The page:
The current study revealed that ECT increased theta activity in the ACC/MPFC, decreased beta activity in the FP, and decreased gamma activity in the IPL. ECT increased theta phase synchronization between the PCC and the APFC, and decreased beta phase synchronization between the PCC and the temporal regions. We could not find any associations between clinical response and any EEG measurements, but we found a relationship between decreased beta phase synchronization and cognitive change after ECT. This is the first study to show the correlation between ECT-related cognitive change and beta phase synchronization.
Longitudinal Effect of ECT on Neural Oscillations
We found that ECT increased theta oscillations in the ACC/MPFC and decreased high frequency oscillations in the FP and the right IPL. Since the 1930s, many studies have reported ECT-induced slow wave oscillations in the frontal lobe (Krystal et al., 2000; Farzan et al., 2014), and a recent EEG study reported that ECT decreased high frequency oscillations, especially in patients who responded to ECT (Farzan et al., 2017). Our results are in line with these previous findings, which may support the validity of our findings.
According to fMRI and EEG studies, frontal medial theta activity was negatively correlated with blood oxygen level dependent (BOLD) signals in the default mode network (DMN) regions, namely medial frontal, inferior frontal, precuneus/PCC, inferior parietal, middle temporal cortices, and the cerebellum (Scheeringa et al., 2008). In addition, high-frequency bands, including beta (Laufs et al., 2003) and gamma (Mantini et al., 2007), were positively correlated with DMN BOLD signals. Considering these previous findings, the current results (increased theta in the ACC/MPFC, decreased beta in the MPFC, and decreased gamma in the IPL) may indicate that ECT decreased resting-state electrical activity in nodes of the DMN. A recent meta-analysis of PET studies investigating the effect of treatments for depression (i.e., antidepressant medications and ECT) on brain metabolism revealed that ECT decreased activity in central nodes of the DMN (Chau et al., 2017). Given that electroencephalographic oscillations are a relatively more direct measure of neuronal activity than other modalities (e.g., PET, MRI), the current study may provide additional evidence for the results from previous PET studies.
We could not find any correlations between oscillatory changes in nodes of the DMN regions and ECT and MADRS reduction. One potential interpretation is that an ECT-induced reduction in DMN activity may be just a by-product of electrical stimulation or seizure, and not related to clinical response. Another potential explanation is that a change in DMN activity due to ECT may be related to a change in specific psychiatric symptoms, and not related to a change in the entirety of depressive symptoms (i.e., total HAM-D scores). Since DMN activity is considered to be associated with rumination and autobiographical memory (Zhu et al., 2012), a future study should focus on the relationship between ECT-induced changes in DMN activity and specific symptoms (e.g., rumination) or autobiographical memory, which is known as ECT-related side effects (Semkovska and McLoughlin, 2013).
Longitudinal Effect of ECT on Lagged Phase Synchronization
ECT-induced EEG slowing suggests that synchronization occurs in the synaptic activity of large neuronal populations, with a reduction in firing rate (Sackeim et al., 1996). Our observed results of ECT-induced increased phase synchronization in theta frequency between the PCC and the APFC (BA9, 10) support this notion. These two regions (PCC and BA9/10) are located in the posterior and anterior central nodes of the DMN, suggesting that ECT may increase phase synchronization within the DMN. Since there were no correlations between changes in theta phase synchronization and those in MADRS and MMSE, the implication of our findings still remains unclear. Therefore, to elucidate the clinical relevance of changes in theta phase synchronization due to ECT, a large sample study that focuses on specific symptoms related to the DMN is needed.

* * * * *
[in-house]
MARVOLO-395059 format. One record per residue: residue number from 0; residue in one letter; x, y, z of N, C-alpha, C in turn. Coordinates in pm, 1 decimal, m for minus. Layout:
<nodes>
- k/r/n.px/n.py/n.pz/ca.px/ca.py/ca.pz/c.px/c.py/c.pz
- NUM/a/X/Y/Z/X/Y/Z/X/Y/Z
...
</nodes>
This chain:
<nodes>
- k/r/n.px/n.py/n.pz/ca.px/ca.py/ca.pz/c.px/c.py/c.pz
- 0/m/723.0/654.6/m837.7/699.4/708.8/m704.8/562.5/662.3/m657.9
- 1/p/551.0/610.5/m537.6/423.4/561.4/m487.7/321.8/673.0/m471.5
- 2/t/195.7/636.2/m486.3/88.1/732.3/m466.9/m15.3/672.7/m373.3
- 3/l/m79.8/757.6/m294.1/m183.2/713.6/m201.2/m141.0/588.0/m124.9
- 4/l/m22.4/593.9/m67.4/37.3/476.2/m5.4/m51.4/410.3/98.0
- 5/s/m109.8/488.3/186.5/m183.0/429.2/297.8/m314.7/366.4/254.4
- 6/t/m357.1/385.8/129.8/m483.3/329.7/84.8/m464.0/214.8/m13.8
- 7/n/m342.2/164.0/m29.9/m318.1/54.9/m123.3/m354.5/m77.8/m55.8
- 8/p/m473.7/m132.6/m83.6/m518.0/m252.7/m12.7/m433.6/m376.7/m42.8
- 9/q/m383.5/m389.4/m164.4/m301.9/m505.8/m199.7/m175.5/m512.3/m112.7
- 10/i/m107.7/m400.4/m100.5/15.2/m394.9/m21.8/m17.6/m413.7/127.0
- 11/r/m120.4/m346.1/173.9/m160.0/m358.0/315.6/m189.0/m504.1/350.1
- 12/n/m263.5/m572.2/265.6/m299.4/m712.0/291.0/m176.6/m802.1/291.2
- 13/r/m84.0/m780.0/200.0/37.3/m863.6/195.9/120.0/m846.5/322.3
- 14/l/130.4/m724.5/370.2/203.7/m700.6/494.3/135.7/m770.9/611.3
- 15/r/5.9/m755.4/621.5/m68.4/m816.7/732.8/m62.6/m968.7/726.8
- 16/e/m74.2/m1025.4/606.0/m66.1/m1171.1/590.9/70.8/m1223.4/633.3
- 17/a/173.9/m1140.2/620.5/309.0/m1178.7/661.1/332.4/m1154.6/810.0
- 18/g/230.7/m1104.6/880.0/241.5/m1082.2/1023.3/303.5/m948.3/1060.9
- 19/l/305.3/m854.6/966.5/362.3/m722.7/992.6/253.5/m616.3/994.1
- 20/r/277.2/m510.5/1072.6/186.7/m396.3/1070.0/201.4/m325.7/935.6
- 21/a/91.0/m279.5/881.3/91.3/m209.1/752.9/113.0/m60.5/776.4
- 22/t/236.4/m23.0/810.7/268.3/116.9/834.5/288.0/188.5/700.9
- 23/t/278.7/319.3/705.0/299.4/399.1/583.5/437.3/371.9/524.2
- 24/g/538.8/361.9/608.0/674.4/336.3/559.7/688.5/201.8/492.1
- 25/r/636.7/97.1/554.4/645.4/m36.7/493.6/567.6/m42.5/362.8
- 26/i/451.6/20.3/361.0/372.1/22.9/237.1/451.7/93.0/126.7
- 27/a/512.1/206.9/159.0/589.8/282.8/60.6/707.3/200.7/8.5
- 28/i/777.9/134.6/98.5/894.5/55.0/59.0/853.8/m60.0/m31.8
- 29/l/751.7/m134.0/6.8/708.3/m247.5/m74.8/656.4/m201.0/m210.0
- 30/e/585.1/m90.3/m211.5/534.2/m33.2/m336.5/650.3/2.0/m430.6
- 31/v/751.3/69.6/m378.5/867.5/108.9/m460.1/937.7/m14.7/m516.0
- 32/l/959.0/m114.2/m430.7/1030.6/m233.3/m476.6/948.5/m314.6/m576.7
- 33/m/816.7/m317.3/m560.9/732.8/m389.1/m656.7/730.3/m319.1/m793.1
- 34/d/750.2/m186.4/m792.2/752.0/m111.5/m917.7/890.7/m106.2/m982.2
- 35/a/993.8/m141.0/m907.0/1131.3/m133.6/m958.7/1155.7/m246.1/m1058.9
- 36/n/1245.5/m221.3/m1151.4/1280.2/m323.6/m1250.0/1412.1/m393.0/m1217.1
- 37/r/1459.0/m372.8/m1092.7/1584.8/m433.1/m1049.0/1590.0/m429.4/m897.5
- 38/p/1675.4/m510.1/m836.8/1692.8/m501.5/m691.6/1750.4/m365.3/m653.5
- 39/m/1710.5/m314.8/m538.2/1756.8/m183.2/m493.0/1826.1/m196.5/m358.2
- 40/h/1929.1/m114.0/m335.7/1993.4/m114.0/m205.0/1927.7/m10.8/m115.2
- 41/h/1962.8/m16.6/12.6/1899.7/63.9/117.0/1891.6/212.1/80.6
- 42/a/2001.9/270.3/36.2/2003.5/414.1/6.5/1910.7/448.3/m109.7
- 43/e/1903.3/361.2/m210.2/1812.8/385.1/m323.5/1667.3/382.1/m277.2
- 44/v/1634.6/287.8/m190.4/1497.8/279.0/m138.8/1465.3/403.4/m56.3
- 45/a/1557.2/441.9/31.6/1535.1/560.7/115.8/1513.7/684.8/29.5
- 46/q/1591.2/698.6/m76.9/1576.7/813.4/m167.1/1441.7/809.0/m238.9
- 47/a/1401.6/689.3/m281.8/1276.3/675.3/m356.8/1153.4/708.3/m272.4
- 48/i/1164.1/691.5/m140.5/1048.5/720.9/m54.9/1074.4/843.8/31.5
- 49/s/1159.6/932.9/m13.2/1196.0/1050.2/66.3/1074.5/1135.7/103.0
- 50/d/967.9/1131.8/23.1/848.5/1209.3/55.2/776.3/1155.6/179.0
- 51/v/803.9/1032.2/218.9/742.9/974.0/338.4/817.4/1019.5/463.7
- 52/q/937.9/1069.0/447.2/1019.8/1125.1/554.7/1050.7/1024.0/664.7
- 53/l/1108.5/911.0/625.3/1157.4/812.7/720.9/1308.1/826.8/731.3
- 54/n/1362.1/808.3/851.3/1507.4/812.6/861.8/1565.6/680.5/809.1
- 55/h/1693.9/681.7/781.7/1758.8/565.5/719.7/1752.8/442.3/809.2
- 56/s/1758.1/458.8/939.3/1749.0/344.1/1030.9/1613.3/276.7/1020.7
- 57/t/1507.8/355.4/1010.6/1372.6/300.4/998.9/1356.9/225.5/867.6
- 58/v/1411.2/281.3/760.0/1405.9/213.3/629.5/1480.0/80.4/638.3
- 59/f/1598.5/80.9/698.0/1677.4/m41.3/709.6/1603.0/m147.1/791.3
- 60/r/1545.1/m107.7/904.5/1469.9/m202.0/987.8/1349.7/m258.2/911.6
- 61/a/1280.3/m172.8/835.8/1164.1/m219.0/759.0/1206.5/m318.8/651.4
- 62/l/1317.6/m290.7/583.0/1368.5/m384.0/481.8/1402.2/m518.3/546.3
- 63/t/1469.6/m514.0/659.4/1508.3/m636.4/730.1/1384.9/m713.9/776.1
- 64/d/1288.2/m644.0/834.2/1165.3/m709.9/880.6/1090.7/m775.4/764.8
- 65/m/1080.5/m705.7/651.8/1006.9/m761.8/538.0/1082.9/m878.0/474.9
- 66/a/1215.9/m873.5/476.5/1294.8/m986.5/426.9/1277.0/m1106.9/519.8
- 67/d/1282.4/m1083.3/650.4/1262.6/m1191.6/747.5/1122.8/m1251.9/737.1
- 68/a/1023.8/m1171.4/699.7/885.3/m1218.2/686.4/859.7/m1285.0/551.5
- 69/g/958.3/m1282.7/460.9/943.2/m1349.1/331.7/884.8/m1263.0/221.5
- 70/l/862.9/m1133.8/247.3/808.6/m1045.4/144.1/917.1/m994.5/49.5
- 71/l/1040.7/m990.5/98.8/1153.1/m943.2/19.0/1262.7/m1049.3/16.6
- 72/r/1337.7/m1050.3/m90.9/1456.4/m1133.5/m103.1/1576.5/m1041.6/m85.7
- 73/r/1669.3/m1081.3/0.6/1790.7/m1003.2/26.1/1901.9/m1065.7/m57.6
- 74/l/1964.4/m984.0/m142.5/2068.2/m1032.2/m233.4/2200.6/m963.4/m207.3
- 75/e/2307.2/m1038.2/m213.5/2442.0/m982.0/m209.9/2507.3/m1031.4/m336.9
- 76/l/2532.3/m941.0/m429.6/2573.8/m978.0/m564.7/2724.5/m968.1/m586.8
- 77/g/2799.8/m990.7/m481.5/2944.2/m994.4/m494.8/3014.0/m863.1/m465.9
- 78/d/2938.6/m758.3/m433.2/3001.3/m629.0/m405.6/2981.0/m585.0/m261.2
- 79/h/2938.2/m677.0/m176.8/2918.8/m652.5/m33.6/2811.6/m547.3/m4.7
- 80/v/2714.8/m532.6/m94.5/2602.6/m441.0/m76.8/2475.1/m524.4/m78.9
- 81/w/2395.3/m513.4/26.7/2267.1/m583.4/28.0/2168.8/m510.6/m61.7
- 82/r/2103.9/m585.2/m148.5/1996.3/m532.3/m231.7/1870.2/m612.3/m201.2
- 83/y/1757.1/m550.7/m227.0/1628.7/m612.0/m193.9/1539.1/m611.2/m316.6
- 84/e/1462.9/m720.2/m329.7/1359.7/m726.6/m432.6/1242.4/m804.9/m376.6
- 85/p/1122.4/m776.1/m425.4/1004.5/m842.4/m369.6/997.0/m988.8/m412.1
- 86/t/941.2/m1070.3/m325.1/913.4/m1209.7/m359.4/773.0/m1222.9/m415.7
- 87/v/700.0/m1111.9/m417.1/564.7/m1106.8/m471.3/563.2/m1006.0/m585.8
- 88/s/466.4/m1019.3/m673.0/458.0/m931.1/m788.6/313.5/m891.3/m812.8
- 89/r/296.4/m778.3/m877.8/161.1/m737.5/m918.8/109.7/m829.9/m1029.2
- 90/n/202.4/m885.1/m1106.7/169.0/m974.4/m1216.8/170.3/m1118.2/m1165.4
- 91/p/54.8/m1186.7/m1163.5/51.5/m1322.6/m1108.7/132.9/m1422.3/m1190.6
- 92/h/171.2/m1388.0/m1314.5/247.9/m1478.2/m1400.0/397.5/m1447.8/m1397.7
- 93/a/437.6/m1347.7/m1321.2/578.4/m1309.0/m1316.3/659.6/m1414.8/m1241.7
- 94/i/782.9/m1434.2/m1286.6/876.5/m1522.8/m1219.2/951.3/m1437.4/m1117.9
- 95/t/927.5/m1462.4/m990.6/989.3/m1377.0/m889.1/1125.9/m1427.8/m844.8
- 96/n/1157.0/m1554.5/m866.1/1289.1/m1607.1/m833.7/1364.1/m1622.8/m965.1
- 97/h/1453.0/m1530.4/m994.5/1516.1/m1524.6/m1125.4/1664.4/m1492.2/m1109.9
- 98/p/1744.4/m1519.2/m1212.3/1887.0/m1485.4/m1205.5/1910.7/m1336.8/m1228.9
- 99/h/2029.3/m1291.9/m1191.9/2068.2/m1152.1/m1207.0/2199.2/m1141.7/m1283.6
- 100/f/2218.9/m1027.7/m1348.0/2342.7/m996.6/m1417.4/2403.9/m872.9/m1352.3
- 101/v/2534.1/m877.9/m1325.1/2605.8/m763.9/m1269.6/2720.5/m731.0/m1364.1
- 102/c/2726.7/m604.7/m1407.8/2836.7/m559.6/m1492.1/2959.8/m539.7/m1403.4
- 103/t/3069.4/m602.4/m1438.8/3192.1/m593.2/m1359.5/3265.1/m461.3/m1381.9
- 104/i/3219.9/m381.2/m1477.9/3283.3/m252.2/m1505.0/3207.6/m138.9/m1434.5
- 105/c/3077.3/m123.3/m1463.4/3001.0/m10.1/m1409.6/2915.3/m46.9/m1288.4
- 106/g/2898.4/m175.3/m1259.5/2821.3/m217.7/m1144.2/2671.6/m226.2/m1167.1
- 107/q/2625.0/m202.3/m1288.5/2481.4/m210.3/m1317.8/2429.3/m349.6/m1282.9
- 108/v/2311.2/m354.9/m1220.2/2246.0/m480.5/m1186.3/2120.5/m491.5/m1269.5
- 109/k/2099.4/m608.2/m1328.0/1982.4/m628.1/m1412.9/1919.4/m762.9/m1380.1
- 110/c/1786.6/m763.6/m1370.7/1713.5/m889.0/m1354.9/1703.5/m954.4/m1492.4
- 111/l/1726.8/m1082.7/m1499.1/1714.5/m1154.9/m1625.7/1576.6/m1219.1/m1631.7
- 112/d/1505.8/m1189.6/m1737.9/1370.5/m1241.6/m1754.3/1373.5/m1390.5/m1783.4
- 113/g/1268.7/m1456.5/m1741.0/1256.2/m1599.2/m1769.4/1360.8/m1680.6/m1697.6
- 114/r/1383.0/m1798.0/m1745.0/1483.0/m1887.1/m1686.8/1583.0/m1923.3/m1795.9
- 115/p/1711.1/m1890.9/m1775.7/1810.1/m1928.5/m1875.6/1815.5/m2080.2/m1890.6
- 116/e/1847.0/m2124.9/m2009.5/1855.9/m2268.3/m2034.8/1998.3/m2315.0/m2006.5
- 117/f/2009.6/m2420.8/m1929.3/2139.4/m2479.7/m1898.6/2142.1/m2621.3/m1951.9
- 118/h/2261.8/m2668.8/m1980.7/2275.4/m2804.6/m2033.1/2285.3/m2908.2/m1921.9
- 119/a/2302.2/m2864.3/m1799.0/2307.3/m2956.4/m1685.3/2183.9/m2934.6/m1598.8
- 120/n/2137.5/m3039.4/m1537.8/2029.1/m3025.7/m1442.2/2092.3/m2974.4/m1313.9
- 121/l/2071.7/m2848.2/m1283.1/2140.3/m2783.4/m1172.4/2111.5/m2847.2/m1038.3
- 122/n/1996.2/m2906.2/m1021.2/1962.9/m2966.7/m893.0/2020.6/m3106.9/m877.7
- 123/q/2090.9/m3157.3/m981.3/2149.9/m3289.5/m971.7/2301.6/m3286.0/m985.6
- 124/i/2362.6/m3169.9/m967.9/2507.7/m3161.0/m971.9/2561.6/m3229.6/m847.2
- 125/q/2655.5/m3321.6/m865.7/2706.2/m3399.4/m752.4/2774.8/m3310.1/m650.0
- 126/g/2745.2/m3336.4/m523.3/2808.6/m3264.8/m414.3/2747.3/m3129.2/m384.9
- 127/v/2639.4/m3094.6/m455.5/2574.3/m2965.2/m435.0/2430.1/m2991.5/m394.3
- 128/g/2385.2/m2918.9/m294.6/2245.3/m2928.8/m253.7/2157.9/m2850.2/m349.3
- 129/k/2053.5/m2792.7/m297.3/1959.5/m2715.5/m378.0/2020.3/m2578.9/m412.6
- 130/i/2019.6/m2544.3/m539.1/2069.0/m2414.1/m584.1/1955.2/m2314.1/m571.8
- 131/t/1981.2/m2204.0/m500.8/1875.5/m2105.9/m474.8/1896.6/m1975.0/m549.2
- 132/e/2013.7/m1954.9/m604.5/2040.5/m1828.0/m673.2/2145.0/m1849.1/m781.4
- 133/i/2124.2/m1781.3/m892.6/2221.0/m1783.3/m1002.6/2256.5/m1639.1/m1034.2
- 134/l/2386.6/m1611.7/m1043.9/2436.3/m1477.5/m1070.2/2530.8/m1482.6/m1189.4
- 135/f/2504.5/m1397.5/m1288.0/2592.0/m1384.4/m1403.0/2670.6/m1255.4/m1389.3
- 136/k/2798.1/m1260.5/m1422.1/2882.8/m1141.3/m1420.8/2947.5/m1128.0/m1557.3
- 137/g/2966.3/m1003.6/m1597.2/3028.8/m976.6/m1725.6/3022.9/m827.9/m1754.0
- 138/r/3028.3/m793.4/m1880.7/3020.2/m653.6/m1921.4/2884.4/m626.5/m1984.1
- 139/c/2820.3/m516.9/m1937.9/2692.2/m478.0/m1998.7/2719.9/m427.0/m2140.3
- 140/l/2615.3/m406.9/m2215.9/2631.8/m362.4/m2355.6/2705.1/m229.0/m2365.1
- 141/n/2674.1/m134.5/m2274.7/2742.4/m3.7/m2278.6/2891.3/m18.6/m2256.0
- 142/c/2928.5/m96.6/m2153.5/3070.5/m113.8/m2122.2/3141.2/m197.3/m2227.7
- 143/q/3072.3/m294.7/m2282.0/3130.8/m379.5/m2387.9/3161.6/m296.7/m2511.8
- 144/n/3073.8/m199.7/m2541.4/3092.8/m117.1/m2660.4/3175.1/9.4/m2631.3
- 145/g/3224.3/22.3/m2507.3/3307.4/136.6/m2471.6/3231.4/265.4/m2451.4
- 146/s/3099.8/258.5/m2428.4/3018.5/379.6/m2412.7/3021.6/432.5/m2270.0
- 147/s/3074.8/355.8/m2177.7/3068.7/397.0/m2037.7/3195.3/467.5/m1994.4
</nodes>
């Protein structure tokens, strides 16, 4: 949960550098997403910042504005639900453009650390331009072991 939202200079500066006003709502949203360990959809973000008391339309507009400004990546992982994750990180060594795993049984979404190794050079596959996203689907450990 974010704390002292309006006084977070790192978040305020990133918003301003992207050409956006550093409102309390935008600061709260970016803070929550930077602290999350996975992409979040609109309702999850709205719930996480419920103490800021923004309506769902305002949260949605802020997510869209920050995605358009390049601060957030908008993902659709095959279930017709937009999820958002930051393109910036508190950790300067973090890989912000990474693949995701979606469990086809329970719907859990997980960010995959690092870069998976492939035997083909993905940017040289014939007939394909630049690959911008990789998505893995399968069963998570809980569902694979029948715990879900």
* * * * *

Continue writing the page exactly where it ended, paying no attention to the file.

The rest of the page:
Additionally, the current study revealed that ECT decreased beta phase synchronization between the PCC and the temporal regions. This is in line with a previous EEG study using graph theoretical analysis, which reported that a single session of seizure therapy decreased the phase synchronization in the beta frequency band (Deng et al., 2015). Furthermore, we found a significant correlation between changes in beta synchronization and changes in MMSE scores, which may suggest that depressed patients who present a larger decrease in beta synchronization after ECT show more cognitive decline after ECT. A prior study has also reported that lower beta band synchronization is associated with lower MMSE scores (Stam et al., 2003). Furthermore, the PCC has an important role in autobiographical memory (Leech and Sharp, 2014), which is one of the cognitive functions largely affected by ECT (Semkovska and McLoughlin, 2013). In addition, our finding was restricted to the left hemisphere. The short-term cognitive side effects of ECT change depending on the electrode placement (i.e., bilateral vs. unilateral). Right unilateral electrode placement has been shown to have less cognitive side effects than bilateral electrode placement (Kolshus et al., 2017), and left unilateral electrode placement tended to have more verbal memory impairment than right unilateral electrode placement (Kellner et al., 2017). The interpretation of these results is understandable based on the theory that the left hemisphere is dominant for language and verbal processing for most people. Left-lateralized results in the current study are consistent with this evidence. We used only bilateral electrode placement in the study because our participants were severely depressed patients who needed rapid improvement, but future studies should compare the effects of ECT on neurophysiological and neuropsychological measurements between different electrode placements to test our hypothesis. Taken together, our findings of a decrease in beta synchronization between the left PCC and the left temporal regions may reflect the underlying electrophysiology of ECT-induced cognitive impairments.